> Greg Stark <st...@mit.edu> writes:
>> (Or maybe the hot backup
>> process could just catch the files in this state if a table is rapidly
>> growing and it doesn't take care to avoid picking up new files that
>> appear after it starts?)
> That's a possible explanation I guess, but it doesn't seem terribly
> probable from a timing standpoint.
I did a bit of arithmetic using the cases you posted previously.
In the first case, where block 3634978 got written to 7141472,
you can make the numbers come out right if you assume that a page
was missing at the end of segment 1 --- that leads to the conclusion
that EOF exclusive of that missing page had been around 28.75 GB,
which squares well with the relation's size on master. However, it's
fairly hard to credit that the base backup would have collected
full-size or nearly full-size images of segments 2 through 28 while
not seeing segment 1 at full size. You'd have to assume that the
rel grew by a factor of ~14 while the base backup was in progress
--- and then didn't grow very much more afterwards. (What state
exactly did you measure the primary rel sizes in? Was it long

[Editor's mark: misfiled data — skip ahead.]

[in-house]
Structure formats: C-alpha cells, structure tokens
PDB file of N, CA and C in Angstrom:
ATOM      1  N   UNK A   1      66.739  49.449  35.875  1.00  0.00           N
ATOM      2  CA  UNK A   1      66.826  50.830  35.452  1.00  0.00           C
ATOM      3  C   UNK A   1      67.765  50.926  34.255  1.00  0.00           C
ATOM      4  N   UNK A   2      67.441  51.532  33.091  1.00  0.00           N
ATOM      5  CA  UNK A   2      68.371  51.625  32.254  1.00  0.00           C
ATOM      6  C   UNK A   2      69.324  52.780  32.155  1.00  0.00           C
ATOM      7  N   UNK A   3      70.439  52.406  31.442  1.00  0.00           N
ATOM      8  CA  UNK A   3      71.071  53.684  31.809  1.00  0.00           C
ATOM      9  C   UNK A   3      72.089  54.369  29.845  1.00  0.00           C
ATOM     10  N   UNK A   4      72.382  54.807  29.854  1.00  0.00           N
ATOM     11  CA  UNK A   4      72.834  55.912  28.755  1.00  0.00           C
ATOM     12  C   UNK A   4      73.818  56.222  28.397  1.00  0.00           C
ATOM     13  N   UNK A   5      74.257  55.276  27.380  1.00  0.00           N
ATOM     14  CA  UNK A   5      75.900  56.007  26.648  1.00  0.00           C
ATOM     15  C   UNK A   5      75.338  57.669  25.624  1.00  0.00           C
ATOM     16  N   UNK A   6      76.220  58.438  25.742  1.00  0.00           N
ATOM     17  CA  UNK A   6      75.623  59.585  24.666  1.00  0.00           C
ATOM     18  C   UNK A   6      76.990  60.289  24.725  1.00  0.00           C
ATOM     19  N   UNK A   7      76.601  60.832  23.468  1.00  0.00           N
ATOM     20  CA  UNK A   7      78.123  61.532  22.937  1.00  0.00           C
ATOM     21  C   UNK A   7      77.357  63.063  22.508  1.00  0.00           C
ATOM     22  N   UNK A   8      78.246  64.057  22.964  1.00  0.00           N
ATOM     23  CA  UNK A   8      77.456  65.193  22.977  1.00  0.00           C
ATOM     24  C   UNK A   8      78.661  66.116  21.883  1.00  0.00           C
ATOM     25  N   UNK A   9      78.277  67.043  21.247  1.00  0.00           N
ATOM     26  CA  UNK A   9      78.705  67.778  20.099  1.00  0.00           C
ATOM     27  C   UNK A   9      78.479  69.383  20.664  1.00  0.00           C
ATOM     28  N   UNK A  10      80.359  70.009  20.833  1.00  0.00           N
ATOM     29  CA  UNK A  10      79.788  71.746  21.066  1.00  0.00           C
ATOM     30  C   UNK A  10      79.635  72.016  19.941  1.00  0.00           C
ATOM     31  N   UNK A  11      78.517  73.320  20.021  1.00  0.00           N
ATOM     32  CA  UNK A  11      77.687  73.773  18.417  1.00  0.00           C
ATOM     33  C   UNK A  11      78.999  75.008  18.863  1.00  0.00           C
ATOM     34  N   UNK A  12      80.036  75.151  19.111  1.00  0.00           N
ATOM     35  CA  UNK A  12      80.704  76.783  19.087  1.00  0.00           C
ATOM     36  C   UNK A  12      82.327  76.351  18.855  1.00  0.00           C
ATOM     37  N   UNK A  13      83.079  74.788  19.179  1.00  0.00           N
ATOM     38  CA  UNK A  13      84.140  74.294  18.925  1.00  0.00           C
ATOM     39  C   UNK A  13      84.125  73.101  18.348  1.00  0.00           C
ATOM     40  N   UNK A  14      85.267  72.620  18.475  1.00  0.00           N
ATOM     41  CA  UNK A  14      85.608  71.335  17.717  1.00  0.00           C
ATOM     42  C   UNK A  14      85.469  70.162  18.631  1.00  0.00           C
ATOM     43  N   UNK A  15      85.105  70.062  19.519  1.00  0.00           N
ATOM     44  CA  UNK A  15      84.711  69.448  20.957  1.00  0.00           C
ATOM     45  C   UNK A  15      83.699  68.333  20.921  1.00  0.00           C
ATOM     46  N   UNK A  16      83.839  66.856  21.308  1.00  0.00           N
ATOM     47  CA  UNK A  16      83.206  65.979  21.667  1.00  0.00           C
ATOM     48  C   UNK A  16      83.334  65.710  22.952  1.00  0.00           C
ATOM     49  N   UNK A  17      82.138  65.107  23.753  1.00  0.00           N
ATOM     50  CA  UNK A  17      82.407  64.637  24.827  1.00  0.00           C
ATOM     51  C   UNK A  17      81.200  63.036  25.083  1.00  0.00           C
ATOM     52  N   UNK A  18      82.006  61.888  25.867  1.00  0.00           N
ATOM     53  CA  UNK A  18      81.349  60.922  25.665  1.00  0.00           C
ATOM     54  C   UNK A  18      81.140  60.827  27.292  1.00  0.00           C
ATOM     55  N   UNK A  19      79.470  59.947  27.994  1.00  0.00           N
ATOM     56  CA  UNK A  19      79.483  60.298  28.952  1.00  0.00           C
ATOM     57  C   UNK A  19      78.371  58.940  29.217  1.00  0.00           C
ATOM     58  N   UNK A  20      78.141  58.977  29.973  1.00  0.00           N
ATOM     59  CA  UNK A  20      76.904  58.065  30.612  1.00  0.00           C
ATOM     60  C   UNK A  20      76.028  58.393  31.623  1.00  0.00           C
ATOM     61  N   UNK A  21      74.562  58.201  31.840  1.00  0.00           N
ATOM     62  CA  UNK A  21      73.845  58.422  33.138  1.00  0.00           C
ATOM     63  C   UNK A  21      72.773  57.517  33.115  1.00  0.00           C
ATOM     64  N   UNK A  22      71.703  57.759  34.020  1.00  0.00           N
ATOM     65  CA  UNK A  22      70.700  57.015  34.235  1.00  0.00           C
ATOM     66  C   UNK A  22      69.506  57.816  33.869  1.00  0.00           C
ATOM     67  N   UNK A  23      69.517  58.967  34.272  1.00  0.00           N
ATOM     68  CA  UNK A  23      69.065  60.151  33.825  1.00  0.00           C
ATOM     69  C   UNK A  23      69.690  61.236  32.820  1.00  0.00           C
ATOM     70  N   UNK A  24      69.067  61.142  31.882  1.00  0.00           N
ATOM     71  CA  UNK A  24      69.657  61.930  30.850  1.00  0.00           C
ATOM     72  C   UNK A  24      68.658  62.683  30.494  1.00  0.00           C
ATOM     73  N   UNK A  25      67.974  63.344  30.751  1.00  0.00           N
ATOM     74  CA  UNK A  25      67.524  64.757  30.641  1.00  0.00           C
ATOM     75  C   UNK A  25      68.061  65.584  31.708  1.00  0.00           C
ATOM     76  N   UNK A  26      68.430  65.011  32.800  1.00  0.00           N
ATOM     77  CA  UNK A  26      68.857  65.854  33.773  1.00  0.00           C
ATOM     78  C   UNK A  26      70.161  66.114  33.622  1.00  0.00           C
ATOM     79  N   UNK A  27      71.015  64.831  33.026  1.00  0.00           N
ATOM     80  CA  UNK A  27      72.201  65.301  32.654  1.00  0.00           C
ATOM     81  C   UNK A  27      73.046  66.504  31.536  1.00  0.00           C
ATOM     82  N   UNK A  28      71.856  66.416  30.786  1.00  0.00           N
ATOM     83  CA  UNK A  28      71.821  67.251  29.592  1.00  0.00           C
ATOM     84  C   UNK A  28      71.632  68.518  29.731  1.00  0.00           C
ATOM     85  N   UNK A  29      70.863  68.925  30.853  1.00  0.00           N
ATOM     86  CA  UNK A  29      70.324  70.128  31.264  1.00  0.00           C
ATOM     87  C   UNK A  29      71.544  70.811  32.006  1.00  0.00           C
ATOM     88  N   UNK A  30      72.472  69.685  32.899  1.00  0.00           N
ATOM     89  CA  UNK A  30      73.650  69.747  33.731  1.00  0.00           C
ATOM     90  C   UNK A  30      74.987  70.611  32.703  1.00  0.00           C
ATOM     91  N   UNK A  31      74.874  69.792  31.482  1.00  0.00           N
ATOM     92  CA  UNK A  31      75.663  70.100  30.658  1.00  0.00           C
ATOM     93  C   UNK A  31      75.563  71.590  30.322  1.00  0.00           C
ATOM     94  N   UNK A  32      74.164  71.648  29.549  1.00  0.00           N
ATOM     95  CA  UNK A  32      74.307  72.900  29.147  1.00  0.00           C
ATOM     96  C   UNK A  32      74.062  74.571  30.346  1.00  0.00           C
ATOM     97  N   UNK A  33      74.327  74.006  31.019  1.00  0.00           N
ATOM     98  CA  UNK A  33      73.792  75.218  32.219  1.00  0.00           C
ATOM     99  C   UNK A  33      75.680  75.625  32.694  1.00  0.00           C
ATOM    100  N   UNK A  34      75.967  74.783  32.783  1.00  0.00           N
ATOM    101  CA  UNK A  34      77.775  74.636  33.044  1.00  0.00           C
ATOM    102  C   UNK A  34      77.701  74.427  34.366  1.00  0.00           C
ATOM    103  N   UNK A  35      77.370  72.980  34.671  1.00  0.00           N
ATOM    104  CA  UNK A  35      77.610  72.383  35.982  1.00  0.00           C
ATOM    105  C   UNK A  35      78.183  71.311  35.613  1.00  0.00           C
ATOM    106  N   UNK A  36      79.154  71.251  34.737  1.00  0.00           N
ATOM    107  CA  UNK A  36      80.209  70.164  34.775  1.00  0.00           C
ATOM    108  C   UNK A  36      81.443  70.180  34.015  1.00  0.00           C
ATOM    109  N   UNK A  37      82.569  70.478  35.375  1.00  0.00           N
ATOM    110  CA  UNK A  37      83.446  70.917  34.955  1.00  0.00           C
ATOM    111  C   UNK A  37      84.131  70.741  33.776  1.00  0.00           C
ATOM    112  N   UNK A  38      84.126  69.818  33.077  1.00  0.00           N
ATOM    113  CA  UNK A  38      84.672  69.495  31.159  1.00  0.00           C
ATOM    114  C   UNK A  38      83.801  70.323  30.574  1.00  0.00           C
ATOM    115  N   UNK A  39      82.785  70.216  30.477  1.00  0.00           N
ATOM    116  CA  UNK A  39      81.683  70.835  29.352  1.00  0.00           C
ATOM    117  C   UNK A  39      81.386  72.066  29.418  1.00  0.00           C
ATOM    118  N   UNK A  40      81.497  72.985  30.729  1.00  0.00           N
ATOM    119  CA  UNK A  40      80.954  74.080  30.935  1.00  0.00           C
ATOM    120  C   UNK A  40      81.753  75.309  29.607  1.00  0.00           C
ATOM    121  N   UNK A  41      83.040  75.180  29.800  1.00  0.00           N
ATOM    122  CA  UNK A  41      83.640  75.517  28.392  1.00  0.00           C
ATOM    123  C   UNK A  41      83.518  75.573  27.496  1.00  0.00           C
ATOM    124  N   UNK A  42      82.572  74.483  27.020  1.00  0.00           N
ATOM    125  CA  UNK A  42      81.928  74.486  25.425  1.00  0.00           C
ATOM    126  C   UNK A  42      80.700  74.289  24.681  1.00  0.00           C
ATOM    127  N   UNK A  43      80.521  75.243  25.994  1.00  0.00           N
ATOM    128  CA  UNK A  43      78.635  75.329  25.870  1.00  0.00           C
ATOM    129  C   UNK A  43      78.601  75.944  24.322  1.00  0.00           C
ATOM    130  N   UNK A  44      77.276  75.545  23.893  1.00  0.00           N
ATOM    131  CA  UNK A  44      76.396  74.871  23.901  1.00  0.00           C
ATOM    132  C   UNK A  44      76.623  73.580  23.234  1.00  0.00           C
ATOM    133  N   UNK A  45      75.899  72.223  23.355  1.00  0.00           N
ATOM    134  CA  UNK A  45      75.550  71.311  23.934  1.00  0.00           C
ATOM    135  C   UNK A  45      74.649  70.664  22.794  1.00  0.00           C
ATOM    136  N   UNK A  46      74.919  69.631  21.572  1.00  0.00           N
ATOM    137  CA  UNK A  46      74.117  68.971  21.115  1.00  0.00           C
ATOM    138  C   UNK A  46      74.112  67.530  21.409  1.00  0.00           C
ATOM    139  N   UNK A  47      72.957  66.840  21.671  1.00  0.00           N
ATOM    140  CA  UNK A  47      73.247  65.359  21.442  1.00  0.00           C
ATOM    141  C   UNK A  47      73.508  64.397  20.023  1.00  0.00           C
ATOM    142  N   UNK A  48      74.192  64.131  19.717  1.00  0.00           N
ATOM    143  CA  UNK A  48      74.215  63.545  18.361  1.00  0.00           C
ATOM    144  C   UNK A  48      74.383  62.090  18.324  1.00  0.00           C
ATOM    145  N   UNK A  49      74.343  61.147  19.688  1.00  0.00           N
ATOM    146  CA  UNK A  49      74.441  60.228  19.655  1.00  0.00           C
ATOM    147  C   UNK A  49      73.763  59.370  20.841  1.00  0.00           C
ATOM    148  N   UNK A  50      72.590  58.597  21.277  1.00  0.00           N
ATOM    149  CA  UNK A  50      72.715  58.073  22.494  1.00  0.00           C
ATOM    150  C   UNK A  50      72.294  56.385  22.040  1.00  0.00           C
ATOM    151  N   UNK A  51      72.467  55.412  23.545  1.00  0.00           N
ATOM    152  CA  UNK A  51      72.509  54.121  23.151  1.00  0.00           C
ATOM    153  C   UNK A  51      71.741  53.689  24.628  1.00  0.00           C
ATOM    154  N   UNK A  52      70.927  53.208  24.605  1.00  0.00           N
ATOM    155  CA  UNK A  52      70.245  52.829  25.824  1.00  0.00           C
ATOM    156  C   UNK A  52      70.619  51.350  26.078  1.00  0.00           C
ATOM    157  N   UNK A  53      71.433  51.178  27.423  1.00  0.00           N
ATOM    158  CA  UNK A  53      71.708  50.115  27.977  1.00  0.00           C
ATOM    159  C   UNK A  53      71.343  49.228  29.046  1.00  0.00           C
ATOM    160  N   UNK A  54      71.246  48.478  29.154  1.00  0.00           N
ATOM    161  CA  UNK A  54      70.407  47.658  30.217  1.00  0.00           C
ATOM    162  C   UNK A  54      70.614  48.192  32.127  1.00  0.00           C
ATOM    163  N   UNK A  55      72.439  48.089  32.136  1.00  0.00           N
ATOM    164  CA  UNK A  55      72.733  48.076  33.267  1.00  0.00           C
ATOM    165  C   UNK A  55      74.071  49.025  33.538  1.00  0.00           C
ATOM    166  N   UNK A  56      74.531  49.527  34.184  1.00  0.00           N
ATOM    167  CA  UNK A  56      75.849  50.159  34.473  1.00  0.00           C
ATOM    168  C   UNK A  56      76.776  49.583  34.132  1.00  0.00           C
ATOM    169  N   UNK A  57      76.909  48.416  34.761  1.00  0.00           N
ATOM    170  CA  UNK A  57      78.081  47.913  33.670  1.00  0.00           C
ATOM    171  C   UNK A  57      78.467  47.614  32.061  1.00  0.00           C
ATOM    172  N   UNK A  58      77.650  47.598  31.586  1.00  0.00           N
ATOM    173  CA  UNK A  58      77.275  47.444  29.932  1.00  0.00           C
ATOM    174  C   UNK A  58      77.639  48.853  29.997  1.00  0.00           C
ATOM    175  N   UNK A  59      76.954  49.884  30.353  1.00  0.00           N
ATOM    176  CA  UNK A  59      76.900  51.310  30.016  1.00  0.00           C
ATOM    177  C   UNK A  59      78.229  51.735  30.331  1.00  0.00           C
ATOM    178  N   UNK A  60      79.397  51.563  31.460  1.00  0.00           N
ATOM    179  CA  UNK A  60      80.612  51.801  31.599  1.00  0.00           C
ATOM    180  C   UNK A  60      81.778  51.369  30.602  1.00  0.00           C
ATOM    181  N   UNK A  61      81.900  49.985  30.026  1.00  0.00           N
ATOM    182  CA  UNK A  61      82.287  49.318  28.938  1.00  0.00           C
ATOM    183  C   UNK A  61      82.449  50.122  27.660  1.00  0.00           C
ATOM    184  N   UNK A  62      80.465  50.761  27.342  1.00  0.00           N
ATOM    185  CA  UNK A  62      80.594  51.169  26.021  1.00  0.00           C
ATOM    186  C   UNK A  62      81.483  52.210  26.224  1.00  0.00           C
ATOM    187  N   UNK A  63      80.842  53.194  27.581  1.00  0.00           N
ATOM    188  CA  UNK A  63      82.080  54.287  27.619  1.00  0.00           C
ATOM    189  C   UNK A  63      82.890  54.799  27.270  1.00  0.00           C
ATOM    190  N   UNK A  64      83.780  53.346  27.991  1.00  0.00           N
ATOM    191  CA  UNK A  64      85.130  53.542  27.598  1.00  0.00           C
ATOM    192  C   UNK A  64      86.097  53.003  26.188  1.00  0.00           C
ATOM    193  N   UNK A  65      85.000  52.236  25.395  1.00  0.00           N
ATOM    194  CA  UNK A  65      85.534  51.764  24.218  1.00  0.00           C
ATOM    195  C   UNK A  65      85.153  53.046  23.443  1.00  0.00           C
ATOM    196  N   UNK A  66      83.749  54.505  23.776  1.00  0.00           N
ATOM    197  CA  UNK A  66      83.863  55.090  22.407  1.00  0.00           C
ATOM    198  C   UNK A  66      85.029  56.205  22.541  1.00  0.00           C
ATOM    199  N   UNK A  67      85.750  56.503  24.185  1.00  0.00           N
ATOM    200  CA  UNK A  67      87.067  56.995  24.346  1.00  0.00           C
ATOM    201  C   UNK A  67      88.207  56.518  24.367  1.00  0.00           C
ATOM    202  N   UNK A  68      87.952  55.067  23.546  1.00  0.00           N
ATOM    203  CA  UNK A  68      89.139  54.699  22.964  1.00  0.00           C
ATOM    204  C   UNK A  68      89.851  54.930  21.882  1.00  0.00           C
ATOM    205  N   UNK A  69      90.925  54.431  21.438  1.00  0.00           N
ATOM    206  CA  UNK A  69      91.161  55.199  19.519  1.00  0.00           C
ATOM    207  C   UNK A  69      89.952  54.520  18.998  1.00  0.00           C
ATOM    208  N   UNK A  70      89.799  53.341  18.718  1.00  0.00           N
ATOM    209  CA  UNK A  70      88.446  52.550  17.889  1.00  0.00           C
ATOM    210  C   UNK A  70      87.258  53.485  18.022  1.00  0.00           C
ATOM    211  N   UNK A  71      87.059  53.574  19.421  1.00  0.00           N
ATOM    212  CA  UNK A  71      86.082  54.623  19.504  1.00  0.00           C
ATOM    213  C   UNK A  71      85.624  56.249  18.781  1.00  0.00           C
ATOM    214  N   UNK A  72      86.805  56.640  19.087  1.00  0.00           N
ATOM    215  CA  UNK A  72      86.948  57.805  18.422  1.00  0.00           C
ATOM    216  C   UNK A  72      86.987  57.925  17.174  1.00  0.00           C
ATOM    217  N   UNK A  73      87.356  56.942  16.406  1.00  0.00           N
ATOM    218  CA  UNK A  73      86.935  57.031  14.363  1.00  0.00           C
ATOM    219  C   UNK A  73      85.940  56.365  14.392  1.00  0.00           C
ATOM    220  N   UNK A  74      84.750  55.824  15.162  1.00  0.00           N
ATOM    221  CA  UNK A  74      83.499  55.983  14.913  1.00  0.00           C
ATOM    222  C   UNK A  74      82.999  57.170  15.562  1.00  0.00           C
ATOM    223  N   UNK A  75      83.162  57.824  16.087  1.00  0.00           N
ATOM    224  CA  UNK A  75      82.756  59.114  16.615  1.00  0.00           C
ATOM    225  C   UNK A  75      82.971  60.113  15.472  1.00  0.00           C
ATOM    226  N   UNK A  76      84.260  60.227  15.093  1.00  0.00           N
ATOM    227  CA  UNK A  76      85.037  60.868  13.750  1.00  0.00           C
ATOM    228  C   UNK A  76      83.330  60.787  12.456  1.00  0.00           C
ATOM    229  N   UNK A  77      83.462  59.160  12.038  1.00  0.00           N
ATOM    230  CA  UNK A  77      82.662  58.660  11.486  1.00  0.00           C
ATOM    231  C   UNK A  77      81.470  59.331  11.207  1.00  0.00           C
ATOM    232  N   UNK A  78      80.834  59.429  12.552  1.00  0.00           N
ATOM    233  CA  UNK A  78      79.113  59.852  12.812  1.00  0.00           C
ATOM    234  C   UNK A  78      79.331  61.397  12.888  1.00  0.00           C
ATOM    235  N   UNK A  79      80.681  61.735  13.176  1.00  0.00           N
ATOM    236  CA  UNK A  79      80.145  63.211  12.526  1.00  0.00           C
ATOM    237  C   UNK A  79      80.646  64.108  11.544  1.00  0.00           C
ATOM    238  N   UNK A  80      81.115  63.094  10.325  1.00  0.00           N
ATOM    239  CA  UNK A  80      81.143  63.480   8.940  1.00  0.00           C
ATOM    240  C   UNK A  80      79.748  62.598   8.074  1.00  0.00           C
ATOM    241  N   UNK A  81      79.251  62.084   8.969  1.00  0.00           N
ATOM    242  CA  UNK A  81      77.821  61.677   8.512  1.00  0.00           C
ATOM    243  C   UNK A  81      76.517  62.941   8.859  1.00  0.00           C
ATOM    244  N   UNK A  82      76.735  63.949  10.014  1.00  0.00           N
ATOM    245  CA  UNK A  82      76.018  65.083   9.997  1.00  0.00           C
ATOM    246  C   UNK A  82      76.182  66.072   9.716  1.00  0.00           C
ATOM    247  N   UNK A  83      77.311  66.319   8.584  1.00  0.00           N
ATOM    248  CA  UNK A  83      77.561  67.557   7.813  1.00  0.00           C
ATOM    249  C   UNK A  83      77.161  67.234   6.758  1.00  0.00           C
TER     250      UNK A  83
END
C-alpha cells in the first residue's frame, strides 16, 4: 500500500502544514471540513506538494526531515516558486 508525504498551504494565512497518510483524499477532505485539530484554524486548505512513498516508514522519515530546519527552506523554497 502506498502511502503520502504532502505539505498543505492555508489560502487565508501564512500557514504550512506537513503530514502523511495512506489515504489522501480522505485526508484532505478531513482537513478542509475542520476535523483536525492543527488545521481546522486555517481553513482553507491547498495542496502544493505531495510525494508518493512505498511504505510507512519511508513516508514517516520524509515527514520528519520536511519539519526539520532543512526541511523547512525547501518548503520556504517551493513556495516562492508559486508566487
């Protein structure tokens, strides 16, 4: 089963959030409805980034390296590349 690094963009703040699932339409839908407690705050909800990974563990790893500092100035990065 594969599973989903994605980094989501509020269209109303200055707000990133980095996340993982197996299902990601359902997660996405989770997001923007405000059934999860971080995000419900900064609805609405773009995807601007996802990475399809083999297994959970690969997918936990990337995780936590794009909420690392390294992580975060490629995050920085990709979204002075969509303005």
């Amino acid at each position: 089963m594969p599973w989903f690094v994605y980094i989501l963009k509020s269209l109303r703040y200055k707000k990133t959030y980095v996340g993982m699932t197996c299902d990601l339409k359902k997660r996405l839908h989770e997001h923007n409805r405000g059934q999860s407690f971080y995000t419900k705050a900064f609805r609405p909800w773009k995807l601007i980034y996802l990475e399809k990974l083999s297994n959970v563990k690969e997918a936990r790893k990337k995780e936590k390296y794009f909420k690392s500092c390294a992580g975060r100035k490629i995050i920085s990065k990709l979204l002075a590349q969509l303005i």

after the backup/restore, or did you rewind things somehow?)
The other examples seem to fit the theory a bit better, but this
one is hard to explain this way.
The other big problem for this theory is that you said in
> What's worse is we created a new standby from the same base backup and
> replayed the same records and it didn't reproduce the problem.
If this were the explanation, it oughta be reproducible that way.
I still agree that XLogReadBufferExtended shouldn't be assuming that P_NEW
will not skip pages. But I think we have another bug in here somewhere.
regards, tom lane
Sent via pgsql-hackers mailing list (email@example.com)
To make changes to your subscription: